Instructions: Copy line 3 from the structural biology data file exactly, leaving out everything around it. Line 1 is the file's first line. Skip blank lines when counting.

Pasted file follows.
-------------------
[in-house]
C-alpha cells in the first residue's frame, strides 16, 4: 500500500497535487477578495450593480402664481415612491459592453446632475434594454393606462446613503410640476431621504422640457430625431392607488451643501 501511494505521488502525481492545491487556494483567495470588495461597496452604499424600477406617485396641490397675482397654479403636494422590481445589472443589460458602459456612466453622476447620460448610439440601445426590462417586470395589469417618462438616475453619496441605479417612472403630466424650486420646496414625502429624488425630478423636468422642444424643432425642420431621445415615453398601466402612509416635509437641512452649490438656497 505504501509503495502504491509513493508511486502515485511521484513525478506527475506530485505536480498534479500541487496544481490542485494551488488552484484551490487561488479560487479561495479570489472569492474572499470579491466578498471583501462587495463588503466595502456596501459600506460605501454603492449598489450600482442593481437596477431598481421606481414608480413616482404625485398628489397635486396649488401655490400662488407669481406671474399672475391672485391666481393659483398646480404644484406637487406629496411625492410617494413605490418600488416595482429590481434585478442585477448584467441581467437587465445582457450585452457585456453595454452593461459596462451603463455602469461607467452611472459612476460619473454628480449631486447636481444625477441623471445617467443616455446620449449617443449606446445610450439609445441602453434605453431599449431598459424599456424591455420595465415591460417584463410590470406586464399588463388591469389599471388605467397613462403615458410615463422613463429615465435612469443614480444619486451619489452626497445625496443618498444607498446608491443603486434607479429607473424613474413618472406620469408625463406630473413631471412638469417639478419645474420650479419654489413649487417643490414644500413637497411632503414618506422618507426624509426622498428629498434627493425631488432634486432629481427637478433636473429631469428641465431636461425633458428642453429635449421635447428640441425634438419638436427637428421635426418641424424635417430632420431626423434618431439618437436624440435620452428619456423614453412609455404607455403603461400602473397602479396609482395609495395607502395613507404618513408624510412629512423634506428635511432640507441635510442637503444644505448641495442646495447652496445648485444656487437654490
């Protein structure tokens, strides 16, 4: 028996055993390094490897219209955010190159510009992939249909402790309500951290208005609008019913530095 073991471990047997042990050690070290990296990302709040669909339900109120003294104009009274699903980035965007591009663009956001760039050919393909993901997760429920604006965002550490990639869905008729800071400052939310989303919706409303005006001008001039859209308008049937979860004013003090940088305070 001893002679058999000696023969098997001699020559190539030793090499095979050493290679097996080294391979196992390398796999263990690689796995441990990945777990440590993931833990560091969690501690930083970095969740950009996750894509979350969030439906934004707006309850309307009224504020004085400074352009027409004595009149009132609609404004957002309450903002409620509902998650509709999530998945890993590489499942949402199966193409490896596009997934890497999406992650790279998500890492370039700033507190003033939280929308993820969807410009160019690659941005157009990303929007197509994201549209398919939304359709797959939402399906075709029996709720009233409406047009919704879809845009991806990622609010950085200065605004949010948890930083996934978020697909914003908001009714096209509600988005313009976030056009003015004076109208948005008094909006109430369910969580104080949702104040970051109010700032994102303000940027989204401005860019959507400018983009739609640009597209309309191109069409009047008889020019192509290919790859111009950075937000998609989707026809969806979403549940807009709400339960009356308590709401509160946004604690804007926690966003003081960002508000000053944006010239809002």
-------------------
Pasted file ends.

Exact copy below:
């Protein structure tokens, strides 16, 4: 028996055993390094490897219209955010190159510009992939249909402790309500951290208005609008019913530095 073991471990047997042990050690070290990296990302709040669909339900109120003294104009009274699903980035965007591009663009956001760039050919393909993901997760429920604006965002550490990639869905008729800071400052939310989303919706409303005006001008001039859209308008049937979860004013003090940088305070 001893002679058999000696023969098997001699020559190539030793090499095979050493290679097996080294391979196992390398796999263990690689796995441990990945777990440590993931833990560091969690501690930083970095969740950009996750894509979350969030439906934004707006309850309307009224504020004085400074352009027409004595009149009132609609404004957002309450903002409620509902998650509709999530998945890993590489499942949402199966193409490896596009997934890497999406992650790279998500890492370039700033507190003033939280929308993820969807410009160019690659941005157009990303929007197509994201549209398919939304359709797959939402399906075709029996709720009233409406047009919704879809845009991806990622609010950085200065605004949010948890930083996934978020697909914003908001009714096209509600988005313009976030056009003015004076109208948005008094909006109430369910969580104080949702104040970051109010700032994102303000940027989204401005860019959507400018983009739609640009597209309309191109069409009047008889020019192509290919790859111009950075937000998609989707026809969806979403549940807009709400339960009356308590709401509160946004604690804007926690966003003081960002508000000053944006010239809002």